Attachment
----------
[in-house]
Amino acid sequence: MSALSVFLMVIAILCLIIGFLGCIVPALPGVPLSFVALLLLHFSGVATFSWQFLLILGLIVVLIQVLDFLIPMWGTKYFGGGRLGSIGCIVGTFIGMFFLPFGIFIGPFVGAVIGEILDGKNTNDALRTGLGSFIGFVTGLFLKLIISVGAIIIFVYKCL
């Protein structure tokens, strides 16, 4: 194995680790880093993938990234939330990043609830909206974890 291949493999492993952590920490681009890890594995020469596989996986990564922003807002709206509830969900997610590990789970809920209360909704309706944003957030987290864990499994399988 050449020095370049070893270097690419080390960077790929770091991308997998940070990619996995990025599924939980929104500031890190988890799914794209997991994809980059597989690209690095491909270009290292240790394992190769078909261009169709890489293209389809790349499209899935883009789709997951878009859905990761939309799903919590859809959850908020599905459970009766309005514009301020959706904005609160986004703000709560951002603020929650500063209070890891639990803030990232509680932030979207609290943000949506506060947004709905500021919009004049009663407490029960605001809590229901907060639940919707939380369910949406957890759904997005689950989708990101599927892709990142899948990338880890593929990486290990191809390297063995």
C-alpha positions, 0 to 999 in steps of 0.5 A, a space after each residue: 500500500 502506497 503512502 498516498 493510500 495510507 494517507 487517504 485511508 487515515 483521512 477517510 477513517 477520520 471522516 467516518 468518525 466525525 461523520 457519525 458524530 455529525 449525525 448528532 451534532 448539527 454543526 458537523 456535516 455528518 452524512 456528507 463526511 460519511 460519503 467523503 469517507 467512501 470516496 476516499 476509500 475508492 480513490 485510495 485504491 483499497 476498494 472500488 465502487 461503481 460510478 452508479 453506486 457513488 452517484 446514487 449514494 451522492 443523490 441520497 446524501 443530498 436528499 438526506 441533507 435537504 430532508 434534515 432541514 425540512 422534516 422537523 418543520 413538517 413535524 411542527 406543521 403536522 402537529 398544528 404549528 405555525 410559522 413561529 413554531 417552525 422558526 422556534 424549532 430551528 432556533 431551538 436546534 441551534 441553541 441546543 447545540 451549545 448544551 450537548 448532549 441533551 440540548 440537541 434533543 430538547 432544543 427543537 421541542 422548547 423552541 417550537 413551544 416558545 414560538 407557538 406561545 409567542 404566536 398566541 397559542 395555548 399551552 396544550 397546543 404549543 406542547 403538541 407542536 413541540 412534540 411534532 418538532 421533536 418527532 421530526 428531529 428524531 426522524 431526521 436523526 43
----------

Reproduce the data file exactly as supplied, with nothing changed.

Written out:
[in-house]
Amino acid sequence: MSALSVFLMVIAILCLIIGFLGCIVPALPGVPLSFVALLLLHFSGVATFSWQFLLILGLIVVLIQVLDFLIPMWGTKYFGGGRLGSIGCIVGTFIGMFFLPFGIFIGPFVGAVIGEILDGKNTNDALRTGLGSFIGFVTGLFLKLIISVGAIIIFVYKCL
């Protein structure tokens, strides 16, 4: 194995680790880093993938990234939330990043609830909206974890 291949493999492993952590920490681009890890594995020469596989996986990564922003807002709206509830969900997610590990789970809920209360909704309706944003957030987290864990499994399988 050449020095370049070893270097690419080390960077790929770091991308997998940070990619996995990025599924939980929104500031890190988890799914794209997991994809980059597989690209690095491909270009290292240790394992190769078909261009169709890489293209389809790349499209899935883009789709997951878009859905990761939309799903919590859809959850908020599905459970009766309005514009301020959706904005609160986004703000709560951002603020929650500063209070890891639990803030990232509680932030979207609290943000949506506060947004709905500021919009004049009663407490029960605001809590229901907060639940919707939380369910949406957890759904997005689950989708990101599927892709990142899948990338880890593929990486290990191809390297063995």
C-alpha positions, 0 to 999 in steps of 0.5 A, a space after each residue: 500500500 502506497 503512502 498516498 493510500 495510507 494517507 487517504 485511508 487515515 483521512 477517510 477513517 477520520 471522516 467516518 468518525 466525525 461523520 457519525 458524530 455529525 449525525 448528532 451534532 448539527 454543526 458537523 456535516 455528518 452524512 456528507 463526511 460519511 460519503 467523503 469517507 467512501 470516496 476516499 476509500 475508492 480513490 485510495 485504491 483499497 476498494 472500488 465502487 461503481 460510478 452508479 453506486 457513488 452517484 446514487 449514494 451522492 443523490 441520497 446524501 443530498 436528499 438526506 441533507 435537504 430532508 434534515 432541514 425540512 422534516 422537523 418543520 413538517 413535524 411542527 406543521 403536522 402537529 398544528 404549528 405555525 410559522 413561529 413554531 417552525 422558526 422556534 424549532 430551528 432556533 431551538 436546534 441551534 441553541 441546543 447545540 451549545 448544551 450537548 448532549 441533551 440540548 440537541 434533543 430538547 432544543 427543537 421541542 422548547 423552541 417550537 413551544 416558545 414560538 407557538 406561545 409567542 404566536 398566541 397559542 395555548 399551552 396544550 397546543 404549543 406542547 403538541 407542536 413541540 412534540 411534532 418538532 421533536 418527532 421530526 428531529 428524531 426522524 431526521 436523526 43